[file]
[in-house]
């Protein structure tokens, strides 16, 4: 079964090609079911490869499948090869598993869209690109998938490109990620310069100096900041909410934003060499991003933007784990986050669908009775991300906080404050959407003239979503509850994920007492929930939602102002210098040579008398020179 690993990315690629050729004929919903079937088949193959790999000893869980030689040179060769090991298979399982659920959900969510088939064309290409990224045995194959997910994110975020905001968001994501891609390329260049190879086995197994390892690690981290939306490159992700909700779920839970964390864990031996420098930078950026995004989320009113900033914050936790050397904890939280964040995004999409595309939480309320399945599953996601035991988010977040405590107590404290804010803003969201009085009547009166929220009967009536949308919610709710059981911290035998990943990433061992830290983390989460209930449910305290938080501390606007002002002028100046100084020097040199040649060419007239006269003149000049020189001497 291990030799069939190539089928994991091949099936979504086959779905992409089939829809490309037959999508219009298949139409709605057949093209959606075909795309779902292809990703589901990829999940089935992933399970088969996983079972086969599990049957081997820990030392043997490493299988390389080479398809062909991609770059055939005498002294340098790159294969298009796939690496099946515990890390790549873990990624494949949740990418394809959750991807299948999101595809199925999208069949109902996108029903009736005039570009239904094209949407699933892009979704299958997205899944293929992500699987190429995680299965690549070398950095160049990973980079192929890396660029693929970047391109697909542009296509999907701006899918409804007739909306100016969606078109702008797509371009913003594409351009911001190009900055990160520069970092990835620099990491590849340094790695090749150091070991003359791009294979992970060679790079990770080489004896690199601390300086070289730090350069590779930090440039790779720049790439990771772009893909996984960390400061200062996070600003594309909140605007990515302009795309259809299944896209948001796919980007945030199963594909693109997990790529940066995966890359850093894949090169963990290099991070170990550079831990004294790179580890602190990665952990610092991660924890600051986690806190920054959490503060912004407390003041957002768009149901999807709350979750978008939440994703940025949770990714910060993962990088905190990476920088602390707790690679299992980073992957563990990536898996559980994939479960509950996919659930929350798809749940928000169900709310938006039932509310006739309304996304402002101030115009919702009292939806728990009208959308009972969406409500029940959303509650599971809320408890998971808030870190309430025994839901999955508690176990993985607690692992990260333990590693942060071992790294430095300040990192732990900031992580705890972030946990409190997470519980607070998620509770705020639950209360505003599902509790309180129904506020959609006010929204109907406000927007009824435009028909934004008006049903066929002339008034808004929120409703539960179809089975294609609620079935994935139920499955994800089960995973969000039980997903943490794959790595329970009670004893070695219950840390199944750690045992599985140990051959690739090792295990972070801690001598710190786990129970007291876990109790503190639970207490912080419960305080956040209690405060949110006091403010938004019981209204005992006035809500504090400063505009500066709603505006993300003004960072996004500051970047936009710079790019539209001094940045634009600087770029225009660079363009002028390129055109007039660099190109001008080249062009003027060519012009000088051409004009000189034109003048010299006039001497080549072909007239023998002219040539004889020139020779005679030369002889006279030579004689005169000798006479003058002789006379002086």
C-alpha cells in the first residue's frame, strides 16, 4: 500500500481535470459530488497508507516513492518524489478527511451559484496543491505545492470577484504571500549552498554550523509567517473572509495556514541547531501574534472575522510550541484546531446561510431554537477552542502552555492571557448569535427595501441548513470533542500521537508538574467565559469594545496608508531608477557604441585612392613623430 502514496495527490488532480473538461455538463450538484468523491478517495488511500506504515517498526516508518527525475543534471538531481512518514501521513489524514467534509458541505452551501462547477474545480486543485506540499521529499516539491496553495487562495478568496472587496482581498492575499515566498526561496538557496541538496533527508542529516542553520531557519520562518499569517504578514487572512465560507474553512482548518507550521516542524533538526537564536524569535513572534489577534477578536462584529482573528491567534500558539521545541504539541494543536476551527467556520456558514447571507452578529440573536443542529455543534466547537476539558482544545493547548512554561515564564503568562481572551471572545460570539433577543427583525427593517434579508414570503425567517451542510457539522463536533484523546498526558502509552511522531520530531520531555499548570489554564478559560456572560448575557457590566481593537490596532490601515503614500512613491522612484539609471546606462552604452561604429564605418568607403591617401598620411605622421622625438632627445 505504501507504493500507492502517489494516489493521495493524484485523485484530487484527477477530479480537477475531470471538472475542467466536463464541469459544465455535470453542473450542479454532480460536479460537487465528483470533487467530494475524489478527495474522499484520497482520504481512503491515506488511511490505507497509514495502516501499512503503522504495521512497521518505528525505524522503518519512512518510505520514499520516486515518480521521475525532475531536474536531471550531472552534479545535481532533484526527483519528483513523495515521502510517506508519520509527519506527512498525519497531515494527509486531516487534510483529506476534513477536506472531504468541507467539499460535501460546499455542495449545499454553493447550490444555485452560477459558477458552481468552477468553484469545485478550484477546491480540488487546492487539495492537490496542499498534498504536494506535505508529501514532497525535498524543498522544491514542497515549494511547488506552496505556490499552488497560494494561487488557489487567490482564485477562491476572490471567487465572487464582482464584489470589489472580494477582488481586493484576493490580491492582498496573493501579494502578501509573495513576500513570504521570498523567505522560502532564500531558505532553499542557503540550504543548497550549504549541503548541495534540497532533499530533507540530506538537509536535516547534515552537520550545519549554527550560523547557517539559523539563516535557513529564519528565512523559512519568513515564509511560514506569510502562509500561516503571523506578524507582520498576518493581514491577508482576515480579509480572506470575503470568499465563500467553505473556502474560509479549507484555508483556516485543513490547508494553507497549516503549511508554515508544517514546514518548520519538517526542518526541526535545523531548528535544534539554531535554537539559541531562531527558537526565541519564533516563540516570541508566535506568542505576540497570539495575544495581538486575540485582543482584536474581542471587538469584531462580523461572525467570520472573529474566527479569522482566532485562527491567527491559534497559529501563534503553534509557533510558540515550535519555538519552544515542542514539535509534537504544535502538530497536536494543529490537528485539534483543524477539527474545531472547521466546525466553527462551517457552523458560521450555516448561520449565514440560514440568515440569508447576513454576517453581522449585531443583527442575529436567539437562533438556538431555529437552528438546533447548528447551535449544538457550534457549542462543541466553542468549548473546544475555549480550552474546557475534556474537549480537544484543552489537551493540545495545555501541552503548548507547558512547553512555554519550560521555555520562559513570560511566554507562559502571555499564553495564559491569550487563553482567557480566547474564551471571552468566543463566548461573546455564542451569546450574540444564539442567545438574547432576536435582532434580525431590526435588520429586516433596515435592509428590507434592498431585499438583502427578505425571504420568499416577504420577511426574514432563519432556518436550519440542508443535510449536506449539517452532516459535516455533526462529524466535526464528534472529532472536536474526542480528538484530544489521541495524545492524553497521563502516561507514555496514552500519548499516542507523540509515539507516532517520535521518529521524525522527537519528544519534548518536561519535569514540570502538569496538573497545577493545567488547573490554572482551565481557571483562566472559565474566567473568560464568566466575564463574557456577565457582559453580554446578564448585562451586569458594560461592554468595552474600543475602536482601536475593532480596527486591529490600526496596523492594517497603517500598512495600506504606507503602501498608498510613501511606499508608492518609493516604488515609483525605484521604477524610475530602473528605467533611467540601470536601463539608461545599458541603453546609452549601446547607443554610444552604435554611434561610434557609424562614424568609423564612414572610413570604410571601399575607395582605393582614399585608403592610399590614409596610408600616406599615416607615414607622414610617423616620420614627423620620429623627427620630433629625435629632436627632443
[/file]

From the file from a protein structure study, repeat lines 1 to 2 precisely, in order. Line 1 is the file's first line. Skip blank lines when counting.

[in-house]
């Protein structure tokens, strides 16, 4: 079964090609079911490869499948090869598993869209690109998938490109990620310069100096900041909410934003060499991003933007784990986050669908009775991300906080404050959407003239979503509850994920007492929930939602102002210098040579008398020179 690993990315690629050729004929919903079937088949193959790999000893869980030689040179060769090991298979399982659920959900969510088939064309290409990224045995194959997910994110975020905001968001994501891609390329260049190879086995197994390892690690981290939306490159992700909700779920839970964390864990031996420098930078950026995004989320009113900033914050936790050397904890939280964040995004999409595309939480309320399945599953996601035991988010977040405590107590404290804010803003969201009085009547009166929220009967009536949308919610709710059981911290035998990943990433061992830290983390989460209930449910305290938080501390606007002002002028100046100084020097040199040649060419007239006269003149000049020189001497 291990030799069939190539089928994991091949099936979504086959779905992409089939829809490309037959999508219009298949139409709605057949093209959606075909795309779902292809990703589901990829999940089935992933399970088969996983079972086969599990049957081997820990030392043997490493299988390389080479398809062909991609770059055939005498002294340098790159294969298009796939690496099946515990890390790549873990990624494949949740990418394809959750991807299948999101595809199925999208069949109902996108029903009736005039570009239904094209949407699933892009979704299958997205899944293929992500699987190429995680299965690549070398950095160049990973980079192929890396660029693929970047391109697909542009296509999907701006899918409804007739909306100016969606078109702008797509371009913003594409351009911001190009900055990160520069970092990835620099990491590849340094790695090749150091070991003359791009294979992970060679790079990770080489004896690199601390300086070289730090350069590779930090440039790779720049790439990771772009893909996984960390400061200062996070600003594309909140605007990515302009795309259809299944896209948001796919980007945030199963594909693109997990790529940066995966890359850093894949090169963990290099991070170990550079831990004294790179580890602190990665952990610092991660924890600051986690806190920054959490503060912004407390003041957002768009149901999807709350979750978008939440994703940025949770990714910060993962990088905190990476920088602390707790690679299992980073992957563990990536898996559980994939479960509950996919659930929350798809749940928000169900709310938006039932509310006739309304996304402002101030115009919702009292939806728990009208959308009972969406409500029940959303509650599971809320408890998971808030870190309430025994839901999955508690176990993985607690692992990260333990590693942060071992790294430095300040990192732990900031992580705890972030946990409190997470519980607070998620509770705020639950209360505003599902509790309180129904506020959609006010929204109907406000927007009824435009028909934004008006049903066929002339008034808004929120409703539960179809089975294609609620079935994935139920499955994800089960995973969000039980997903943490794959790595329970009670004893070695219950840390199944750690045992599985140990051959690739090792295990972070801690001598710190786990129970007291876990109790503190639970207490912080419960305080956040209690405060949110006091403010938004019981209204005992006035809500504090400063505009500066709603505006993300003004960072996004500051970047936009710079790019539209001094940045634009600087770029225009660079363009002028390129055109007039660099190109001008080249062009003027060519012009000088051409004009000189034109003048010299006039001497080549072909007239023998002219040539004889020139020779005679030369002889006279030579004689005169000798006479003058002789006379002086």